What Is an Independent Medical Evaluation?
If an employee in Baltimore, Maryland, or the surrounding area is pursuing a workers’ compensation claim, it is helpful to have a knowledgeable attorney to walk them through the process. For instance, an insurance company may request an independent medical evaluation (IME) to assess the extent of a person’s injuries.
Insurance companies moving forward and arranging an IME is not uncommon. Protect your rights and talk to a Baltimore workers’ compensation lawyer.
Understanding the Function of an IME
An IME is a type of medical evaluation. When a person sees a doctor or medical professional on their own, they are typically seeking advice, care, or a treatment regimen. When an IME is performed, it is done because an employer and their insurance company is seeking information about the medical condition stated in a workers’ compensation claim.
The following are things to expect from an IME:
- An assessment of the injuries that are claimed.
- Determining if the doctor believes the injuries are related to the work accident.
- Analyzing the treatment and if it is truly needed.
Often a doctor who conducts an IME works with the insurance company on a regular basis. So, while their analysis may be presented by the insurance company as a second opinion of a person’s health and treatment, an IME can also be used to suggest medical treatment was not needed or a lower compensation amount is fair.
There are times when an IME is required, even when an injured employee does not want to be assessed. In many cases, the Maryland Workers’ Compensation Act will require attendance. An attorney can advise you of the best steps for your situation.
Preparation for an IME and Exam Conduct
First off, be sure you are not late for the IME. Plan to be there early to be safe and bring any medical devices that are part of your treatment plan along. When you arrive, be polite and clear. There may be a questionnaire to fill out. It is not necessary to provide your entire medical history.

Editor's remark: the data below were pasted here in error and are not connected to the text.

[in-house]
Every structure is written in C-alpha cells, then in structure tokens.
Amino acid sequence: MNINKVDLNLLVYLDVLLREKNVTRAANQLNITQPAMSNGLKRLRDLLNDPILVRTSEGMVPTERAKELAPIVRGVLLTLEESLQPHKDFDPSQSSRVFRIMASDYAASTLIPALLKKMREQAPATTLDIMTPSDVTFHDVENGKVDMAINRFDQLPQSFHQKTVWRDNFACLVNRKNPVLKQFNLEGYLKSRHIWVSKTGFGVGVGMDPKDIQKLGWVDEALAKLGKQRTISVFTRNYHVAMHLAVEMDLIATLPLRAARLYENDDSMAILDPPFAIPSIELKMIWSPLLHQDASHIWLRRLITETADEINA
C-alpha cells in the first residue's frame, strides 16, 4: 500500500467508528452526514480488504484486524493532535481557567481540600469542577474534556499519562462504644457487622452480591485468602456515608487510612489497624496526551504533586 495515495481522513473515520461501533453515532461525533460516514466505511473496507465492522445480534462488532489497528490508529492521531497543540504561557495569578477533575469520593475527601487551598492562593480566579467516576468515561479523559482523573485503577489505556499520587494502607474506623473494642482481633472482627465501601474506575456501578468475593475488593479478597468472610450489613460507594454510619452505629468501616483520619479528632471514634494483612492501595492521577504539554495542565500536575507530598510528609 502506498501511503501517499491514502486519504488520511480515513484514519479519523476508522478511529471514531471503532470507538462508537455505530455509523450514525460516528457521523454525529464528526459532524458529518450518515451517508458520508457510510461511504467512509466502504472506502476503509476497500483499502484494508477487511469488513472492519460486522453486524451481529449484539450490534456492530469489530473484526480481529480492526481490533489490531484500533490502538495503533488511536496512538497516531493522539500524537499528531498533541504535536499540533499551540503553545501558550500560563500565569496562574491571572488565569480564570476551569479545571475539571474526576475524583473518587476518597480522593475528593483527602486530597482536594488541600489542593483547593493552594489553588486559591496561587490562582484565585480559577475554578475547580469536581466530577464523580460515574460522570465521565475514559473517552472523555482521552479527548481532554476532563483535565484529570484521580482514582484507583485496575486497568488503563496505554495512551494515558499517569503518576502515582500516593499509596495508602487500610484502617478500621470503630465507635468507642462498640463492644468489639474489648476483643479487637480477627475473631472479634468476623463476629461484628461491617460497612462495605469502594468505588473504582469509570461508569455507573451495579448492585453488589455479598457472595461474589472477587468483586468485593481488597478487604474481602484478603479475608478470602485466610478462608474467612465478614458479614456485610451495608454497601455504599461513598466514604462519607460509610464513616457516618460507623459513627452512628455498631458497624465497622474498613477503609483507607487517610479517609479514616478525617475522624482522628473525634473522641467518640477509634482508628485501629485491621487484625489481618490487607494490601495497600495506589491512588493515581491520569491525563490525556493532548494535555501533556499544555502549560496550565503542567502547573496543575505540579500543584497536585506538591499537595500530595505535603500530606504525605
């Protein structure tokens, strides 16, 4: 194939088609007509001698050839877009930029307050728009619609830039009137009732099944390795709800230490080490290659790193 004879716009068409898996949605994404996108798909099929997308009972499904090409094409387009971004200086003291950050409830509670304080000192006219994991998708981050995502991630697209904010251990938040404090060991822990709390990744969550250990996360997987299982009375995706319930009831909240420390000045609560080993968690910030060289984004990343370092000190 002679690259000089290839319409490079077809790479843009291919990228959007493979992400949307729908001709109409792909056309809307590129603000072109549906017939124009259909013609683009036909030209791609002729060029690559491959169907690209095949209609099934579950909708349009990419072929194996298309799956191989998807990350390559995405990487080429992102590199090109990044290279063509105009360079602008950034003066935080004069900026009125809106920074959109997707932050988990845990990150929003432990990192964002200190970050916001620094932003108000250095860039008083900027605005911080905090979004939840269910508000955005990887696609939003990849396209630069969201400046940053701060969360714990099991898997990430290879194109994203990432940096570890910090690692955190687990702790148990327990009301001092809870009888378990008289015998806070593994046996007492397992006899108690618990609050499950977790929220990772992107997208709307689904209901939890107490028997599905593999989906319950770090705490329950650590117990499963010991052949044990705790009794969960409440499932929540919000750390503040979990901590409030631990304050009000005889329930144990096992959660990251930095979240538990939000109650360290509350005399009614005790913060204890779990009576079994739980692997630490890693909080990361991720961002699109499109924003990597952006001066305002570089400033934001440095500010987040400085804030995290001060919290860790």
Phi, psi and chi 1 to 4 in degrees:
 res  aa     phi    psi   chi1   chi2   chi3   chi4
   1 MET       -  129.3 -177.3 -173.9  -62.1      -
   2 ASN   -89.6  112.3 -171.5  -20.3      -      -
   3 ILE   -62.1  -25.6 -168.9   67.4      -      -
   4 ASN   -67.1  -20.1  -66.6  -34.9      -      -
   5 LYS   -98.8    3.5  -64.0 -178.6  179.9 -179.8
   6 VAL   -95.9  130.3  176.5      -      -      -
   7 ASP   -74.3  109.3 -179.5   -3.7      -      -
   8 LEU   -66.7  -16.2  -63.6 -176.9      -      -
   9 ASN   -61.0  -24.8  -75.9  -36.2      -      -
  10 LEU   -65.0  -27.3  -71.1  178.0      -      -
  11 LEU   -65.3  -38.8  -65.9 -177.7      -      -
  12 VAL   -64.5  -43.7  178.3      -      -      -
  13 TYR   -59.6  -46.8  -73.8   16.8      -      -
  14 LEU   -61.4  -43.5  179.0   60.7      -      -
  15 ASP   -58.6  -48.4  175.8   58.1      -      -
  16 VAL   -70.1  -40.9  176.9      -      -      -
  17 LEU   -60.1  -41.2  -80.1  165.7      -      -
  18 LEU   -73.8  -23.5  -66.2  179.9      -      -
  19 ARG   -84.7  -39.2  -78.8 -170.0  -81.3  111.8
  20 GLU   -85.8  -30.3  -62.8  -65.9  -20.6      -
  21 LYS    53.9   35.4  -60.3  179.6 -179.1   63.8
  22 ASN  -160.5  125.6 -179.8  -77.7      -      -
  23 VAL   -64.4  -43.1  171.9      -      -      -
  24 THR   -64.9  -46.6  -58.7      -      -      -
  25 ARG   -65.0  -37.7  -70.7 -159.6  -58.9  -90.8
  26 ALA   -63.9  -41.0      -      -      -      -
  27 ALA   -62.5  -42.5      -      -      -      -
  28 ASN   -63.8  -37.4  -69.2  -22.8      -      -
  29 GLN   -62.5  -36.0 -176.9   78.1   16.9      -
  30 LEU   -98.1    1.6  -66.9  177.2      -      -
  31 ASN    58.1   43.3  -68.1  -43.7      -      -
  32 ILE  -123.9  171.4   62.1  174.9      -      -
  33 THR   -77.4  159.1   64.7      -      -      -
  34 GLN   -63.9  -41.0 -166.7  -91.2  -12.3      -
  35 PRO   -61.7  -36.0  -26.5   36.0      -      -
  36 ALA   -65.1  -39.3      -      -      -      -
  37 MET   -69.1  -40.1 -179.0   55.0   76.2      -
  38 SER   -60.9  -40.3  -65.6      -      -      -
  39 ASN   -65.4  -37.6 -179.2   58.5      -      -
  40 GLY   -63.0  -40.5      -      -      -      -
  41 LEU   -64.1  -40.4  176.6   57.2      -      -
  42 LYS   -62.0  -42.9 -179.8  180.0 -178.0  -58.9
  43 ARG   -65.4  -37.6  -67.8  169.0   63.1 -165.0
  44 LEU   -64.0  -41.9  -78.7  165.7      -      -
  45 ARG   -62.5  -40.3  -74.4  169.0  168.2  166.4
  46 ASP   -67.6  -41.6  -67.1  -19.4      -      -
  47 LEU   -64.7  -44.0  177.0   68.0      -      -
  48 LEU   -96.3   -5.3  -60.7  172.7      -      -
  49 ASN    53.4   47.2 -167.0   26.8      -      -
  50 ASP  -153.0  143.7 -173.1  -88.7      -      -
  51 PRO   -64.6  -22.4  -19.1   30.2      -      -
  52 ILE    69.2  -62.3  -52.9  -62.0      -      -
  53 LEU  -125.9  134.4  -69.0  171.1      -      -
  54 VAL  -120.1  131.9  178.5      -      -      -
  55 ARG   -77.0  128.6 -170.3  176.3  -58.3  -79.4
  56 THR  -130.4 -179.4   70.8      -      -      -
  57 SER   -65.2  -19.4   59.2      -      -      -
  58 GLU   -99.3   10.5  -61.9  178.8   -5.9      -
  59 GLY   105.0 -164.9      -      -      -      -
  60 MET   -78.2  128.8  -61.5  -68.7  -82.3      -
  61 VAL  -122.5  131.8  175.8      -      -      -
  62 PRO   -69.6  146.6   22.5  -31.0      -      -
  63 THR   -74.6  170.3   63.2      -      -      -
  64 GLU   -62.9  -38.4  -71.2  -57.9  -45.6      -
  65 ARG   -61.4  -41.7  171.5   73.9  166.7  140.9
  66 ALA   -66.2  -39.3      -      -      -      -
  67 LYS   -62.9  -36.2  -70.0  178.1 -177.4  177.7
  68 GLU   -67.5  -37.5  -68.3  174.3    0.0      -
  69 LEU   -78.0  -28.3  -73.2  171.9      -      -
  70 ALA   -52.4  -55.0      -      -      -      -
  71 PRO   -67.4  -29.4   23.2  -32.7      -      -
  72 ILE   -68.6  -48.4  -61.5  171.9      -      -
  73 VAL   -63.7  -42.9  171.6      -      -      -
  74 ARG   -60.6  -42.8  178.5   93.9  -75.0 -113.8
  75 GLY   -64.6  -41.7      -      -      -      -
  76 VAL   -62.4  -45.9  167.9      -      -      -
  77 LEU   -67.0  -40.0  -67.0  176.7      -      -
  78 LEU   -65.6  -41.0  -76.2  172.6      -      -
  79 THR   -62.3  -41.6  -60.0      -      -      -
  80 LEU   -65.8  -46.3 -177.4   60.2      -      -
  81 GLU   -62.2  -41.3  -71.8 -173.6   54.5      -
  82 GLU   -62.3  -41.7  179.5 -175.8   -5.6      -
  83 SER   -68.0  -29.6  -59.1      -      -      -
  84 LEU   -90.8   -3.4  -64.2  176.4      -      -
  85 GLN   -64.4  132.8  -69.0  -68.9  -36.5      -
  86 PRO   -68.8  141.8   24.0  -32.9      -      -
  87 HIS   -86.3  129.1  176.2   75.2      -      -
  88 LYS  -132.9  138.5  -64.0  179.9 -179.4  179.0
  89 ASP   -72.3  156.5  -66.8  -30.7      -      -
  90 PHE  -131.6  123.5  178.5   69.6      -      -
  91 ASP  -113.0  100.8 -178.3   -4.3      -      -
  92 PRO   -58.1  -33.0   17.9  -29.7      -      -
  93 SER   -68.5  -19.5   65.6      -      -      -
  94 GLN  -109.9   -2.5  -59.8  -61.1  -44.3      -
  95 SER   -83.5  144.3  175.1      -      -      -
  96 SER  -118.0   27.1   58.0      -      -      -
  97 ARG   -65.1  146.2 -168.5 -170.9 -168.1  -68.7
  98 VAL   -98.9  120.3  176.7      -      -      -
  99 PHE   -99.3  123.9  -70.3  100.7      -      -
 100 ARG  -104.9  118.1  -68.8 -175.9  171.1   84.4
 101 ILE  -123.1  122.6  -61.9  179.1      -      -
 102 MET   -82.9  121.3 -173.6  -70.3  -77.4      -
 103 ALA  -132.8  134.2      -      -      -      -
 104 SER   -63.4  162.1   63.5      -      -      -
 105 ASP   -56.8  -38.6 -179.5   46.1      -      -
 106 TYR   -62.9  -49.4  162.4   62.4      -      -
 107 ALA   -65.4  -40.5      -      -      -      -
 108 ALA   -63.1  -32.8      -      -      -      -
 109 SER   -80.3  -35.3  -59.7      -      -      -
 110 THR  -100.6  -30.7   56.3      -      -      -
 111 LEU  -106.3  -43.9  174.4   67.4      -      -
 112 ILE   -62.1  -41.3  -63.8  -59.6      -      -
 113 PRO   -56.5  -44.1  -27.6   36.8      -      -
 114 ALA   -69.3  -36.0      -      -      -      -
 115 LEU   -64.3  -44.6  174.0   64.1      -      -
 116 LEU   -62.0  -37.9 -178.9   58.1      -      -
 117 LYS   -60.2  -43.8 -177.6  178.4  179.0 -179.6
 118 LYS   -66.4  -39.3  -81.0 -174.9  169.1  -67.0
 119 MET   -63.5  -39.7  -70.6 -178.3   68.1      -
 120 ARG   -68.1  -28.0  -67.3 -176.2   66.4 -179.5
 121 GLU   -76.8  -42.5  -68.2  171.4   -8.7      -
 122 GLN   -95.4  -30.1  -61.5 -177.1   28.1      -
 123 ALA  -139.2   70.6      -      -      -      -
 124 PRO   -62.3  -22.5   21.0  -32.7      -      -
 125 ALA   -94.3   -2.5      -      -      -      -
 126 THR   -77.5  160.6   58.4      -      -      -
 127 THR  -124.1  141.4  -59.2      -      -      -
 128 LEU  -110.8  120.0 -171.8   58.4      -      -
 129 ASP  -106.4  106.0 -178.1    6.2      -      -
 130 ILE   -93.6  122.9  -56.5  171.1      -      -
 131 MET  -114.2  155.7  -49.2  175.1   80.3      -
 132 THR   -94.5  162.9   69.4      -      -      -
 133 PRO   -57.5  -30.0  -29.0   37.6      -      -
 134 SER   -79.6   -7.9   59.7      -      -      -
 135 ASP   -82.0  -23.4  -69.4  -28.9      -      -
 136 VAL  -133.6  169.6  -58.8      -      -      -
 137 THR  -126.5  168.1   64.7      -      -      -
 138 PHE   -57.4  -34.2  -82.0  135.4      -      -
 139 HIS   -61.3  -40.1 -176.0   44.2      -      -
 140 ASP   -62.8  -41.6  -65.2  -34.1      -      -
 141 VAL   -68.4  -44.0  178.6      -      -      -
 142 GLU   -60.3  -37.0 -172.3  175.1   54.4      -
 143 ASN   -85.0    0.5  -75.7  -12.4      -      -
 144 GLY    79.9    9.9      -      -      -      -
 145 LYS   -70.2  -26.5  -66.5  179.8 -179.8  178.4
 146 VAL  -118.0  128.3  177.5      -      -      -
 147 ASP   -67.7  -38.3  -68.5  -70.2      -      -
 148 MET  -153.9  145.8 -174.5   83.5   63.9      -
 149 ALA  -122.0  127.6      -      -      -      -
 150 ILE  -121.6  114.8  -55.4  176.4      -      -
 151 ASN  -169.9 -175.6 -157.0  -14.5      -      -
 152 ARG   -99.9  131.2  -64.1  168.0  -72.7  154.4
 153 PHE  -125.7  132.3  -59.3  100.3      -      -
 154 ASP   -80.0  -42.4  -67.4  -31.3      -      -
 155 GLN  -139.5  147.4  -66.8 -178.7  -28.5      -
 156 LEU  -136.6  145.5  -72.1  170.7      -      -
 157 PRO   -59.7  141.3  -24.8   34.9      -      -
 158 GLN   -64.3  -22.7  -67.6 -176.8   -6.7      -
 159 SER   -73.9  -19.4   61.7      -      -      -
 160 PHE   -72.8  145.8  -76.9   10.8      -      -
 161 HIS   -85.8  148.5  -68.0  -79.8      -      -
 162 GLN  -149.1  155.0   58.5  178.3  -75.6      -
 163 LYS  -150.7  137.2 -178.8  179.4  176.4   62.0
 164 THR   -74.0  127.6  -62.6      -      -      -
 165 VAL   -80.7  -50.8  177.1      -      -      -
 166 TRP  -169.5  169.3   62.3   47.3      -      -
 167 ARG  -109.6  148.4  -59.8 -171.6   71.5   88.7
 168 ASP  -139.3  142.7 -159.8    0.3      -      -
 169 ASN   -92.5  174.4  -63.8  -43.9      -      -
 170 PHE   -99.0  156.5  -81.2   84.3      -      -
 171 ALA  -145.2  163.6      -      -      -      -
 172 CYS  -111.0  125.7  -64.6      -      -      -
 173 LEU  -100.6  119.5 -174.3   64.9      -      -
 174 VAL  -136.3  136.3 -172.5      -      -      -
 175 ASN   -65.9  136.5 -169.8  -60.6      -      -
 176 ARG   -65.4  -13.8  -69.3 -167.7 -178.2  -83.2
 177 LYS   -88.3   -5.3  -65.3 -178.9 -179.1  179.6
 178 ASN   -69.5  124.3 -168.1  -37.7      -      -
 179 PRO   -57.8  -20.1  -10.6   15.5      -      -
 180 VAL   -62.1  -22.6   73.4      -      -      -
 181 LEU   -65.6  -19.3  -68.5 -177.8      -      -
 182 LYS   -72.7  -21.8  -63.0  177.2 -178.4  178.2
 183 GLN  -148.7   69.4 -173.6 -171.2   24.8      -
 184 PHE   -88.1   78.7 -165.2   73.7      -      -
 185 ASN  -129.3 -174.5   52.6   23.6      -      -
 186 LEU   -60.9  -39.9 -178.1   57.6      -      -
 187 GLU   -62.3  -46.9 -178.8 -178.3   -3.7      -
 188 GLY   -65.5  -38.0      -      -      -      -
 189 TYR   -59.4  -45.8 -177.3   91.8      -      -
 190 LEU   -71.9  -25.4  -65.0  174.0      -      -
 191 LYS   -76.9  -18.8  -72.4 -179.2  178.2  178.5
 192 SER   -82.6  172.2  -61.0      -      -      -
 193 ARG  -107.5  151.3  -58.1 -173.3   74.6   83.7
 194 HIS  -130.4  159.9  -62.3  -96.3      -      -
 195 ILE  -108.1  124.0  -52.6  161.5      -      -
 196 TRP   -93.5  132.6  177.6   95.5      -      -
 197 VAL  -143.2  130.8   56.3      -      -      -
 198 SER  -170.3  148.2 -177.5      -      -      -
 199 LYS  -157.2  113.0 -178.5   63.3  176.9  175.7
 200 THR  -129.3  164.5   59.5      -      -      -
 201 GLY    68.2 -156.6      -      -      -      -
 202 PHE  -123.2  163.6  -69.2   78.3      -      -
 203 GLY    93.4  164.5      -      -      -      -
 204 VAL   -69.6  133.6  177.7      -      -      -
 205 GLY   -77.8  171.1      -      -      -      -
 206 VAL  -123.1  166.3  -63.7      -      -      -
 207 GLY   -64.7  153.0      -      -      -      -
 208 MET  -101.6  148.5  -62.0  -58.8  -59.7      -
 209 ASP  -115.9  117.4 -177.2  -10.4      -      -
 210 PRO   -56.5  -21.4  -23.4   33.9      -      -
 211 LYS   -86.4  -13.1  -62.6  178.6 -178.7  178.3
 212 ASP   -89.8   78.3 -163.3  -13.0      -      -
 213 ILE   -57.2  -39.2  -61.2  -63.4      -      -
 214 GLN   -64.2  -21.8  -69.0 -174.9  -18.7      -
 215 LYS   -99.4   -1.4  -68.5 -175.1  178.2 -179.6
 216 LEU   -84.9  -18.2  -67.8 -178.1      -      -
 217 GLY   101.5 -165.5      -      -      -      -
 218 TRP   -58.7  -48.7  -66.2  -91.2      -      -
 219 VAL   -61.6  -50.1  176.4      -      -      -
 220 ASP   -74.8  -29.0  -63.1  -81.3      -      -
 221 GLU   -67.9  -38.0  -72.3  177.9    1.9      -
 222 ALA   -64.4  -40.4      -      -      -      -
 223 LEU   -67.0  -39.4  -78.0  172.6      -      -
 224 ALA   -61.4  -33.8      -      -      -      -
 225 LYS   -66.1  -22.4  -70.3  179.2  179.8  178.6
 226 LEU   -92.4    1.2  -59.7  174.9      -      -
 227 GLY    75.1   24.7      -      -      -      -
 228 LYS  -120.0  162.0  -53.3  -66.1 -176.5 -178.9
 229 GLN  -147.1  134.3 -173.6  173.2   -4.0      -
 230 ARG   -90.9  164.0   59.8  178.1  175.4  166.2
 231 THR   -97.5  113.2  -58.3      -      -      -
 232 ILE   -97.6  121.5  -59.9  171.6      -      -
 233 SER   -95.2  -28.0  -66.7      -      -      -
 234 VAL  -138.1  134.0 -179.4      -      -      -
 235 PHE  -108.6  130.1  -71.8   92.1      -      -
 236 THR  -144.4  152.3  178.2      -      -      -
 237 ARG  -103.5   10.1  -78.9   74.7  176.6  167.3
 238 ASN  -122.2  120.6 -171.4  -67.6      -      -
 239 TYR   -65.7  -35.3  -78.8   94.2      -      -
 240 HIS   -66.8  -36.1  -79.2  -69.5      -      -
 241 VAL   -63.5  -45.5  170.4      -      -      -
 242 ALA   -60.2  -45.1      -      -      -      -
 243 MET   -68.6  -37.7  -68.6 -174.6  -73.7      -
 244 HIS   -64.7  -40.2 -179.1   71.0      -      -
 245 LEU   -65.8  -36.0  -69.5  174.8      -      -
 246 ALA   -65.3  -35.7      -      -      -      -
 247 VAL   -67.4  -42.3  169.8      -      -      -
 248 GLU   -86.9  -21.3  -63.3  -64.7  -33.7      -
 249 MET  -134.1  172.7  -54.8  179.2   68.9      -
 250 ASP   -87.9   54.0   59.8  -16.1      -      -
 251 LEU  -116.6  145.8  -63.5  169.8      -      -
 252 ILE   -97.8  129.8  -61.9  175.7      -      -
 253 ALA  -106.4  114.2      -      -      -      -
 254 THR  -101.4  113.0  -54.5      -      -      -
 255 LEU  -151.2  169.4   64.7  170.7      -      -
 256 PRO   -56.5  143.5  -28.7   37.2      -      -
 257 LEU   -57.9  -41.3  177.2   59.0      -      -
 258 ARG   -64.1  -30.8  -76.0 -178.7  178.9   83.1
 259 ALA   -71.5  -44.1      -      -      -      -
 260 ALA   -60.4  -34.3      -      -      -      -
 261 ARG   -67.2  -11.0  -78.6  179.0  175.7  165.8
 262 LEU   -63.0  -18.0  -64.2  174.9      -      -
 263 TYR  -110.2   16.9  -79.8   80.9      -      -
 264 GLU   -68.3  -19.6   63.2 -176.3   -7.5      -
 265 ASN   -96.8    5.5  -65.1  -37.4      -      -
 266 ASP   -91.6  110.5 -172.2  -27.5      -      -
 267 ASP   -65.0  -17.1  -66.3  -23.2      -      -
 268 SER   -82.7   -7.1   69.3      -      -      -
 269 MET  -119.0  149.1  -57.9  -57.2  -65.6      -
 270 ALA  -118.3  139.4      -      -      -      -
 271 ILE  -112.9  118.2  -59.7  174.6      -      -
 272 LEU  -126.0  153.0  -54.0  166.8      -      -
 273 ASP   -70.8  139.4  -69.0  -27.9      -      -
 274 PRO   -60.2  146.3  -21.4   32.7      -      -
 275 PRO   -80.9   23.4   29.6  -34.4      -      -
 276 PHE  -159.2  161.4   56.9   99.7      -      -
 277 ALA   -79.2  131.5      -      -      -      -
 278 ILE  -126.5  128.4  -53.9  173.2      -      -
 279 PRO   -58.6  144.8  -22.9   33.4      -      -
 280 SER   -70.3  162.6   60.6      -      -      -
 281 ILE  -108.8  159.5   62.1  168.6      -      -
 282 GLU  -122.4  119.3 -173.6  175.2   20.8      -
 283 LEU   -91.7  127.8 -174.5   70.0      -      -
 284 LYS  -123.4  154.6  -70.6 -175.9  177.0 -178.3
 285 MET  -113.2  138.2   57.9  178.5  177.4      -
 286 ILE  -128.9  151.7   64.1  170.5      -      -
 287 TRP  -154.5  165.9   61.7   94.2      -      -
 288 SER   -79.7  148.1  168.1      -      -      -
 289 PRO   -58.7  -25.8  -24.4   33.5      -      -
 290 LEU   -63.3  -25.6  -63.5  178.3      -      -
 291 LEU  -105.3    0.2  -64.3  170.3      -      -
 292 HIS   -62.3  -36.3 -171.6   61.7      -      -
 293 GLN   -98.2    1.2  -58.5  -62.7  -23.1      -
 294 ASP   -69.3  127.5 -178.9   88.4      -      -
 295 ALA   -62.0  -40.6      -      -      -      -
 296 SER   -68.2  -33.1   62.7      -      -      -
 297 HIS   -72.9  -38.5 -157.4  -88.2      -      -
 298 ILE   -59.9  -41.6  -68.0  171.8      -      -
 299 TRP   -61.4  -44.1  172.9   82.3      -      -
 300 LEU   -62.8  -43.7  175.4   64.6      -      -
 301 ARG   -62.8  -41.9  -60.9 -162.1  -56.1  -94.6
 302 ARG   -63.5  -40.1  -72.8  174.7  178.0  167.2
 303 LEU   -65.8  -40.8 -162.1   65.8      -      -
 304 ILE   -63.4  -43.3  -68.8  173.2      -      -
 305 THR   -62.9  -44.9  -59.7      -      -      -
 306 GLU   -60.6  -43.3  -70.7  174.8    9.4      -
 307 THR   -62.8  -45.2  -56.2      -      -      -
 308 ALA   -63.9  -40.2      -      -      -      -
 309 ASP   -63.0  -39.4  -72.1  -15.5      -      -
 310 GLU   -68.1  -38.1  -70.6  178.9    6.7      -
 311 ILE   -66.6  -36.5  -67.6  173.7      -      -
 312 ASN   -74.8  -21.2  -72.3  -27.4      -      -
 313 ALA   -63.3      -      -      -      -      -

A Baltimore workers’ compensation lawyer can give you guidance about what questions on a questionnaire are relevant and which legally need to be answered before your appointment. Request a copy of the questionnaire once it has been filled out, for documentation purposes.
Throughout the process, be truthful. You do not want to give the insurance company any chance to claim you are not credible. Be clear and understand your answers should match the reports involved in your workers’ compensation claim.
Avoid providing any health information outside of your work related injury. For example, do not allow questions that suggest the pain from a work accident is actually pain from a prior injury. If you have limitations because of your injury, such as an inability to stand for long periods of time which would be required if you returned to work, clearly share those limitations.
Do you have questions about an upcoming independent medical evaluation? Contact the legal team at Iamele & Iamele, LLP to understand your rights. Contact us today for a free initial consultation.